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Troy, N.Y. -  12/1/2016

LRC Scientist to Moderate Panel Session on the Health Impacts of LED Roadway Lighting

Light-emitting diode (LED) technologies are rapidly growing in terms of market share for roadway lighting systems in the U.S., with about 15% of roadway lights using LED sources. Unlike the yellowish glow of high pressure sodium lamps found in most of the other U.S. streetlights, LED illumination usually is white in color. This difference has sparked concerns about health and wellbeing from the American Medical Association (AMA).

Early LED streetlights were "cool" in color appearance, producing correlated color temperatures (CCTs) of 5000 K or higher. More recently the industry standard for CCT of LED streetlights has been around 4000 K, similar to that of many mercury vapor and metal halide lamps used in some roadway lighting. Citing potential impacts including glare, optical radiation hazards and circadian disruption, as well as effects on wildlife near lighted roads, the AMA recently recommend the use of "warmer" appearing LED lights having a CCT of 3000 K or lower. Newer LED streetlights with these lower CCTs are beginning to be available in the marketplace. More than ever, it's important to understand the consequences of using LEDs varying in CCT.

To further this understanding, a panel session entitled "Addressing Concerns about LED Street Lighting" will occur at the Annual Meeting of the Transportation Research Board (TRB) of the National Academies, to share the latest evidence about the potential implications of LED roadway lighting on humans and other species. The session is sponsored by the TRB's Committee on Visibility and co-sponsored by the Committee on Ecology and Transportation.

The panel was organized and will be moderated by John Bullough, Director of Transportation and Safety Lighting Programs at the Lighting Research Center at Rensselaer Polytechnic Institute. Bullough also serves as Chair of the Visibility Committee. According to Bullough, "Road lighting specifiers have primarily been concerned about the safety benefits of roadway lighting, and LED technology has the potential to enhance those very real benefits. And there is growing awareness of the collateral effects of lighting, particularly with LEDs. An objective of this panel session is to enhance that awareness with data from disciplines not traditionally associated with the engineering of roadway lighting systems."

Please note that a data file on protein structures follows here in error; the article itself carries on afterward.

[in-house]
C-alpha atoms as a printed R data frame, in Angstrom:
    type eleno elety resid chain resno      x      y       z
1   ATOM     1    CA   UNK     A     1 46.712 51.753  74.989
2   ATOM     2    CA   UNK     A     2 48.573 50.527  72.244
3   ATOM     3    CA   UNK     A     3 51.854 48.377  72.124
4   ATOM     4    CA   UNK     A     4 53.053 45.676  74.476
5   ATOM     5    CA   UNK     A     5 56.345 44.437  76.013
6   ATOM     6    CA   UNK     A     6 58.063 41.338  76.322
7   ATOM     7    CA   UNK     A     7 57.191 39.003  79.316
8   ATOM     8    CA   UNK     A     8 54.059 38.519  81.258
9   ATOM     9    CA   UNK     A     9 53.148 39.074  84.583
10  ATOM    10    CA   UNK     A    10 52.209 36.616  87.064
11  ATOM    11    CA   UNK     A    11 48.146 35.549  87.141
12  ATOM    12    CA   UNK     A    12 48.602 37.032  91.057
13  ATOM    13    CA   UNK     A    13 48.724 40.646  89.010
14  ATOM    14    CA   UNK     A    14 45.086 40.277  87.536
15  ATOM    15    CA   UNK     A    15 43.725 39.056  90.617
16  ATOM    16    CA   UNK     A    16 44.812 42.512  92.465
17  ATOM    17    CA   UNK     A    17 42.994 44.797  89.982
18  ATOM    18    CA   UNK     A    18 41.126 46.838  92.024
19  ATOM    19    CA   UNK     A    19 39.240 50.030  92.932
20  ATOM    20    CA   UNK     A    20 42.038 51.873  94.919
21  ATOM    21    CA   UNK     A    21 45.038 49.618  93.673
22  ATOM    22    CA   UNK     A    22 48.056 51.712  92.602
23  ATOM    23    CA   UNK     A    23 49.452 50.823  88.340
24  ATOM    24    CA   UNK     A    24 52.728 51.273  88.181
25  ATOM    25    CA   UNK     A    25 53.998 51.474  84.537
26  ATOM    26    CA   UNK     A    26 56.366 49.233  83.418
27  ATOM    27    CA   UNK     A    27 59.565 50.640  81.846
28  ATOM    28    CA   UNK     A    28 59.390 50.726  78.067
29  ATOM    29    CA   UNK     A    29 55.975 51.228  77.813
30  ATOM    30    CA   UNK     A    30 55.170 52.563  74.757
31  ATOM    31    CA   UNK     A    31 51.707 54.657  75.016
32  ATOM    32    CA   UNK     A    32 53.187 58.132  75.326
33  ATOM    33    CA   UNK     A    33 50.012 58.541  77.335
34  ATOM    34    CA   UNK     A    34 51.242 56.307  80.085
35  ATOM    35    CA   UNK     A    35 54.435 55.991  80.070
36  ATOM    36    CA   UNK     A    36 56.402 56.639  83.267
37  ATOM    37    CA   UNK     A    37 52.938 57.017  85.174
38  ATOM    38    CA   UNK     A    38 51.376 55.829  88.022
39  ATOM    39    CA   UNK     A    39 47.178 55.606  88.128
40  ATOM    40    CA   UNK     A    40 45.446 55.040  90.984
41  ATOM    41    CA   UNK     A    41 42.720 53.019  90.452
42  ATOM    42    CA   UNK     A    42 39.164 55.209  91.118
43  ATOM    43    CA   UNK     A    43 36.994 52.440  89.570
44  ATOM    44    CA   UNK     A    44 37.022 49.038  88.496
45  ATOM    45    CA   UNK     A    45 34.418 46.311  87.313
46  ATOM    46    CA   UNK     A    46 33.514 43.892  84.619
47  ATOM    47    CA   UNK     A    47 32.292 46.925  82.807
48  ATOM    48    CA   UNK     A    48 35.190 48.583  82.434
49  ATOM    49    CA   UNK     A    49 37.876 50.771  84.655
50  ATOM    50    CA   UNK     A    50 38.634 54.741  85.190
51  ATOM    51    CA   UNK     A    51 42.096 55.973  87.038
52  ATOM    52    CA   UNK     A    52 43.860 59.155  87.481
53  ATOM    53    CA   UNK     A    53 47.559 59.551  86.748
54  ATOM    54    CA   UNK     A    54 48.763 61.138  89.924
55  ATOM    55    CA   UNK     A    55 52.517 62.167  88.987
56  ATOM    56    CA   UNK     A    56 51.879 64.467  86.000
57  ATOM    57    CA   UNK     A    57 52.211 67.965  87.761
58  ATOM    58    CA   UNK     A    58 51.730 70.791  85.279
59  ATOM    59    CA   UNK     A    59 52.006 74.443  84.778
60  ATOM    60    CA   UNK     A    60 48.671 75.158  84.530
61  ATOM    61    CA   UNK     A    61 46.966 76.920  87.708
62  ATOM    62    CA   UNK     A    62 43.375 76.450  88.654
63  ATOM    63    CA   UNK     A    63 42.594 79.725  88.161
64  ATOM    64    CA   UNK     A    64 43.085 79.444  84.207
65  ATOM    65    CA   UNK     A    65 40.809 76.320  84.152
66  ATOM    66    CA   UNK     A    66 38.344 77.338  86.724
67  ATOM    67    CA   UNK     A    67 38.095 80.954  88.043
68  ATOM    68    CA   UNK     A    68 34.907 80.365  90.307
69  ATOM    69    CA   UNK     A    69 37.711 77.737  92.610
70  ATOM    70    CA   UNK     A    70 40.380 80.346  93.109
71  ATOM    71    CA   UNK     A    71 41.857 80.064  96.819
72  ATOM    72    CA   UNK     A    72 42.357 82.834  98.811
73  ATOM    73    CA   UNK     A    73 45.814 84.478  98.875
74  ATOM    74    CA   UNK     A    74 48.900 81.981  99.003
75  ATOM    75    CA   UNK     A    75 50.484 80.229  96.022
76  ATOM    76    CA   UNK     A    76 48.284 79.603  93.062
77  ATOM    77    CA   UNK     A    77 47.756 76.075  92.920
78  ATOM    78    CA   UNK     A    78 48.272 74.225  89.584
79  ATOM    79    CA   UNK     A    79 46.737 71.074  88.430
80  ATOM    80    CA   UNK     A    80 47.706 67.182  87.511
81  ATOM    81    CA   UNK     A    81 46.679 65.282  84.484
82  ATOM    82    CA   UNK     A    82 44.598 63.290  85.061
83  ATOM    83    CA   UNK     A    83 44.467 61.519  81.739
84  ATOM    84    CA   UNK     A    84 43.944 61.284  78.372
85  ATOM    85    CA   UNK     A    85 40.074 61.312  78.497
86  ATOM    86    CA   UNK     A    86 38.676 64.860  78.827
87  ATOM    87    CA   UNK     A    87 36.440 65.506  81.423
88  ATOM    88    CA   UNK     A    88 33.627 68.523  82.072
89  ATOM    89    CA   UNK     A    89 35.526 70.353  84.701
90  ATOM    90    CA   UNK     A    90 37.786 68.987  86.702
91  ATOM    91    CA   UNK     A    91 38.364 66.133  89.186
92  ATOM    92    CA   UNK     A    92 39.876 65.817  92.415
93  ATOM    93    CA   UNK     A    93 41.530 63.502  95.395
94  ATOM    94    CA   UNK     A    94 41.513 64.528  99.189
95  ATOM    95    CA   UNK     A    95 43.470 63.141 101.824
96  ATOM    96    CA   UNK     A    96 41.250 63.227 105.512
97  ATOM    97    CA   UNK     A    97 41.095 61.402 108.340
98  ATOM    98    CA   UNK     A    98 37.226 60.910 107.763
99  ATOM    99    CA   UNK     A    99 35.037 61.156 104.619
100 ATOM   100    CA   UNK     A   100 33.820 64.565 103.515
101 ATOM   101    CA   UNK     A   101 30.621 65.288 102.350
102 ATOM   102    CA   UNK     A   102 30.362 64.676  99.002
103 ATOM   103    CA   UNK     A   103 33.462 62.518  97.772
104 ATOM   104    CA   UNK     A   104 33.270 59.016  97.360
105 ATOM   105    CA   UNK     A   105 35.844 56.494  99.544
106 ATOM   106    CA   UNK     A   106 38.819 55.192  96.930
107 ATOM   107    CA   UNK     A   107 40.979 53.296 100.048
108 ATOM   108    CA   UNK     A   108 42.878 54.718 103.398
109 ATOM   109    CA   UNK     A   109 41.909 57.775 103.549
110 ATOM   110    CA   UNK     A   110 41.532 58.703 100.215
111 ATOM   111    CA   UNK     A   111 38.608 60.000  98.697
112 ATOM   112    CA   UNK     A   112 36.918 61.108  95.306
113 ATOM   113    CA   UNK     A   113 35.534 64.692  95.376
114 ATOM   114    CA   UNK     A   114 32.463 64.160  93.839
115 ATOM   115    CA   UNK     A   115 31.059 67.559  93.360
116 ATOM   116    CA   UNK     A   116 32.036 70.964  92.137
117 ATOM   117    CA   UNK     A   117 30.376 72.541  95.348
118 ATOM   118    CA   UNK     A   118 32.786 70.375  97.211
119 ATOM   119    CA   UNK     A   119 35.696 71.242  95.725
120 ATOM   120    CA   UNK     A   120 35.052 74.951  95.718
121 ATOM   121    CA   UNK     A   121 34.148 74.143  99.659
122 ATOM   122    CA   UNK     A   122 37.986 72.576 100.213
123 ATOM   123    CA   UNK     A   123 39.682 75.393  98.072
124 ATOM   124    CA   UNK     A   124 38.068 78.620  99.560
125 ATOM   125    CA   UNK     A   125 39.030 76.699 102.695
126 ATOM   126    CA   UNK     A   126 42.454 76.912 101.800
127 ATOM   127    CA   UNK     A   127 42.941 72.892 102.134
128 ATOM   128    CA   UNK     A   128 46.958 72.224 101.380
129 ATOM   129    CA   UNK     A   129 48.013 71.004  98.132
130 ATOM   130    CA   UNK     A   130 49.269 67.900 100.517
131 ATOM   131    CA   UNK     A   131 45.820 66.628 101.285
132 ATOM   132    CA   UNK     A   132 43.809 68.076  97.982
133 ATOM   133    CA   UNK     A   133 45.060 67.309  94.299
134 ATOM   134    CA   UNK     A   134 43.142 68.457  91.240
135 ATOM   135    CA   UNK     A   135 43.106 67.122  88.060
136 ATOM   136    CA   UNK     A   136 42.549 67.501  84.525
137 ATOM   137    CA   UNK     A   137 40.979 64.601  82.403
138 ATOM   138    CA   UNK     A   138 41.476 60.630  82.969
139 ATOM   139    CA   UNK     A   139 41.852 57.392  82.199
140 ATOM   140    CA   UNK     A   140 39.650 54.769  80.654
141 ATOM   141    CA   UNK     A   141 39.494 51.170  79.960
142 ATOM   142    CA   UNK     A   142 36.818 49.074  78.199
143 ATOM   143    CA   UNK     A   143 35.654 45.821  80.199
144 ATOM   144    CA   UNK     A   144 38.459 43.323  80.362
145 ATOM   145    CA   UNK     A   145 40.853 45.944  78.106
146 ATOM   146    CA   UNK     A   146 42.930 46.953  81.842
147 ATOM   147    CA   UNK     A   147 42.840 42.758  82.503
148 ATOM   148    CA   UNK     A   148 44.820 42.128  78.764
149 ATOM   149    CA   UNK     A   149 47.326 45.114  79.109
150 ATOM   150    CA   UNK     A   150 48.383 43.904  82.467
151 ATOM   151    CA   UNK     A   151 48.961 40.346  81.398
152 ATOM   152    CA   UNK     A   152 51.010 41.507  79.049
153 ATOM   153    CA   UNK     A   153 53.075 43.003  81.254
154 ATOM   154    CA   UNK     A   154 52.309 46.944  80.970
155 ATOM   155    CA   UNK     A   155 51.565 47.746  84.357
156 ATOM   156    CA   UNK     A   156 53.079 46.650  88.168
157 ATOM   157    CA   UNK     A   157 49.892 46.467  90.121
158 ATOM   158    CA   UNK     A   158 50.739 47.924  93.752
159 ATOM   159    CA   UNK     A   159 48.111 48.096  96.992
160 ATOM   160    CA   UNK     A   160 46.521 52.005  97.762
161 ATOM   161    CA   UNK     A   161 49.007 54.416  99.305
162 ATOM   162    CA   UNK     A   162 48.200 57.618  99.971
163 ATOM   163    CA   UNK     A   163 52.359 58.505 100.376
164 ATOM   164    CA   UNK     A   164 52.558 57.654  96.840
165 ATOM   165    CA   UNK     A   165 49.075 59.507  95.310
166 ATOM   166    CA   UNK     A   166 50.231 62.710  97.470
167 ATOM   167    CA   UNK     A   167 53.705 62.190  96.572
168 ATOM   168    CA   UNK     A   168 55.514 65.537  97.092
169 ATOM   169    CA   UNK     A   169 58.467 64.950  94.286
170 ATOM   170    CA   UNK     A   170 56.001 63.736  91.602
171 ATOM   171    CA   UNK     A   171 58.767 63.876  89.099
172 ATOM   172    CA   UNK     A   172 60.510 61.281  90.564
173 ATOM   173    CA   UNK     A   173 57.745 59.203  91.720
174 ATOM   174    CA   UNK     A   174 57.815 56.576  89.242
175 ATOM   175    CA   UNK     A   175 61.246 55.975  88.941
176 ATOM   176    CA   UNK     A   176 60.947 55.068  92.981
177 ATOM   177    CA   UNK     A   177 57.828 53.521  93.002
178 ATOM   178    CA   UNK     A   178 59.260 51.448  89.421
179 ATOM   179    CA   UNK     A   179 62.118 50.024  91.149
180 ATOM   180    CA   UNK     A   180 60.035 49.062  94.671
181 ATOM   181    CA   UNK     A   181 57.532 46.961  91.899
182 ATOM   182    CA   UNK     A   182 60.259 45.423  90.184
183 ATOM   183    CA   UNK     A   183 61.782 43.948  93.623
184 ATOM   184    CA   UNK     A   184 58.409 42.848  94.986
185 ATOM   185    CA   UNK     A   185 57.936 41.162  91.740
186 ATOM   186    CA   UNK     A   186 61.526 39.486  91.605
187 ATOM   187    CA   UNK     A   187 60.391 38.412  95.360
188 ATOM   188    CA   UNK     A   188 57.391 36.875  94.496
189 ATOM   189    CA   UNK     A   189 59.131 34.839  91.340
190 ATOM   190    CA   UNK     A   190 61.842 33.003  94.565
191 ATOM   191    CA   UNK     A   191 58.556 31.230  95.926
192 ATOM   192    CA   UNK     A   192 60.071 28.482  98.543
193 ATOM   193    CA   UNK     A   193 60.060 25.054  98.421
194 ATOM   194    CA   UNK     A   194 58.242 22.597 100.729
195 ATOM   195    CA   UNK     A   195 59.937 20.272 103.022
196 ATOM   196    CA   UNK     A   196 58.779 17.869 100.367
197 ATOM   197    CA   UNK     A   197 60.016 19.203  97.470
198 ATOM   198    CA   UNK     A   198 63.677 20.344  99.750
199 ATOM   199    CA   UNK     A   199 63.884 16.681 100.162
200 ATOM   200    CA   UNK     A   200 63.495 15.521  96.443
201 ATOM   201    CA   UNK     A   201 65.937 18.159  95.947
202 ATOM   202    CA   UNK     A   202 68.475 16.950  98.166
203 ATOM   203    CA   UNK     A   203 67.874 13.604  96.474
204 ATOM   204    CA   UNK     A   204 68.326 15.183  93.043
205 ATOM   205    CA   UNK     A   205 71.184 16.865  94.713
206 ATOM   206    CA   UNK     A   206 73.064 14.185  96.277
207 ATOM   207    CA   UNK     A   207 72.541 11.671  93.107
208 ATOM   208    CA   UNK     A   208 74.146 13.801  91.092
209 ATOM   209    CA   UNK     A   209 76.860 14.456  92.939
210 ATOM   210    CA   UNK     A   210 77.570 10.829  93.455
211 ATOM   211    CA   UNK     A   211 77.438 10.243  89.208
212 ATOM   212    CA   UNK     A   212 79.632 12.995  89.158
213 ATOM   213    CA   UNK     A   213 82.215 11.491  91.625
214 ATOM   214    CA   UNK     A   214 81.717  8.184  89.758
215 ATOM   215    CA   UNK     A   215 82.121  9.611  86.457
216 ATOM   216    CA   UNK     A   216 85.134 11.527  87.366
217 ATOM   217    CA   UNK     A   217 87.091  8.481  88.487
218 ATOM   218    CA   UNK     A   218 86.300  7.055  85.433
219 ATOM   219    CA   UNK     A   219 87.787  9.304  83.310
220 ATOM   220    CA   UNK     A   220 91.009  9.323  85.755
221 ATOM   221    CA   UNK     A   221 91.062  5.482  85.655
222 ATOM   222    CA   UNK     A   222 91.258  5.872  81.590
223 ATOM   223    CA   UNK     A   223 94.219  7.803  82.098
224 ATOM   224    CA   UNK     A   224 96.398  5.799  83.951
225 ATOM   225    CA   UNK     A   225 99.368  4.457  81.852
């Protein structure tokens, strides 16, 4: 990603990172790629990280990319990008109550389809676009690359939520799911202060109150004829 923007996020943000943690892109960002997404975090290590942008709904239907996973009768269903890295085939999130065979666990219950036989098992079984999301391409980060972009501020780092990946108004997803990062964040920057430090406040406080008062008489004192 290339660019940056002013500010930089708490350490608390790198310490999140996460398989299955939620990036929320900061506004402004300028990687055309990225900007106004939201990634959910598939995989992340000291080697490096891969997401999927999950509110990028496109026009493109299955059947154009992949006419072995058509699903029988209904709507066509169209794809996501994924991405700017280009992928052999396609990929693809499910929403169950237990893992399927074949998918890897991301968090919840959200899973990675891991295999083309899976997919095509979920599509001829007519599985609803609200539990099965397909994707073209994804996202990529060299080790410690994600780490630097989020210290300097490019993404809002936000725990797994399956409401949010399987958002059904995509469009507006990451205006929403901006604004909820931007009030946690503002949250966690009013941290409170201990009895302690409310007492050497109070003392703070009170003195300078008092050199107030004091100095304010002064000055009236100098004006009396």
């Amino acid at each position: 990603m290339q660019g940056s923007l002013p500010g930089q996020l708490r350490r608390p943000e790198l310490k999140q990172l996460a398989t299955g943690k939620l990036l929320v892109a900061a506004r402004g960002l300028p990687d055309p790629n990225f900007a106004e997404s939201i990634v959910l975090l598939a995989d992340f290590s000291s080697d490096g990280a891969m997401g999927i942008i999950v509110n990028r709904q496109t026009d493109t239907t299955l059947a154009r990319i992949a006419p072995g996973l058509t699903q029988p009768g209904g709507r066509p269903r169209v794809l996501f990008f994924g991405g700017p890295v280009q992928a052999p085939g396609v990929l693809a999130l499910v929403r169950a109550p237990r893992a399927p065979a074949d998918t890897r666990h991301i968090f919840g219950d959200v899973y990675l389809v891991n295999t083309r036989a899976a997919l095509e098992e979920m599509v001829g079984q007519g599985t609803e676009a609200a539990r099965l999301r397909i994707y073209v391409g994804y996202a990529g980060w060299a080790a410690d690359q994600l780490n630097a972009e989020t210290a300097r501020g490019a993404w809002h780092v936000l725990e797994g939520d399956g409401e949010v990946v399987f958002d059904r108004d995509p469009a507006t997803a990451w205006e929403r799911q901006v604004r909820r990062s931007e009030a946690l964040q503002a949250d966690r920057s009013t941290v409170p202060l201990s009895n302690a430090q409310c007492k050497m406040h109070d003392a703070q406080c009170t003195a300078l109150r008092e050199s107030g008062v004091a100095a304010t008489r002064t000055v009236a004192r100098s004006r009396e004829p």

The session will take place in the Walter E. Washington Convention Center in Washington, DC on January 11, 2017, and will include presentations by Maya Babu from the Mayo Clinic, Windy Boyd from the National Institute of Environmental Health Sciences, Fraser Shilling from the University of California-Davis, Kimberly Andrews from the University of Georgia, and Mark Rea from the Lighting Research Center. More information about this event can be found online at:

About the Lighting Research Center
The Lighting Research Center (LRC) at Rensselaer Polytechnic Institute is the world's leading center for lighting research and education. Established in 1988 by the New York State Energy Research and Development Authority (NYSERDA), the LRC conducts research in light and human health, transportation lighting and safety, solid-state lighting, energy efficiency, and plant health. LRC lighting scientists with multidisciplinary expertise in research, technology, design, and human factors, collaborate with a global network of leading manufacturers and government agencies, developing innovative lighting solutions for projects that range from the Boeing 787 Dreamliner to U.S. Navy submarines to hospital neonatal intensive-care units. In 1990, the LRC became the first university research center to offer graduate degrees in lighting and today, offers a M.S. in lighting and a Ph.D. to educate future leaders in lighting. Learn more at

About Rensselaer Polytechnic Institute
Founded in 1824, Rensselaer Polytechnic Institute is America's first technological research university. Rensselaer encompasses five schools, 32 research centers, more than 145 academic programs, and a dynamic community made up of more than 7,900 students and more than 100,000 living alumni. Rensselaer faculty and alumni include more than 145 National Academy members, six members of the National Inventors Hall of Fame, six National Medal of Technology winners, five National Medal of Science winners, and a Nobel Prize winner in Physics. With nearly 200 years of experience advancing scientific and technological knowledge, Rensselaer remains focused on addressing global challenges with a spirit of ingenuity and collaboration.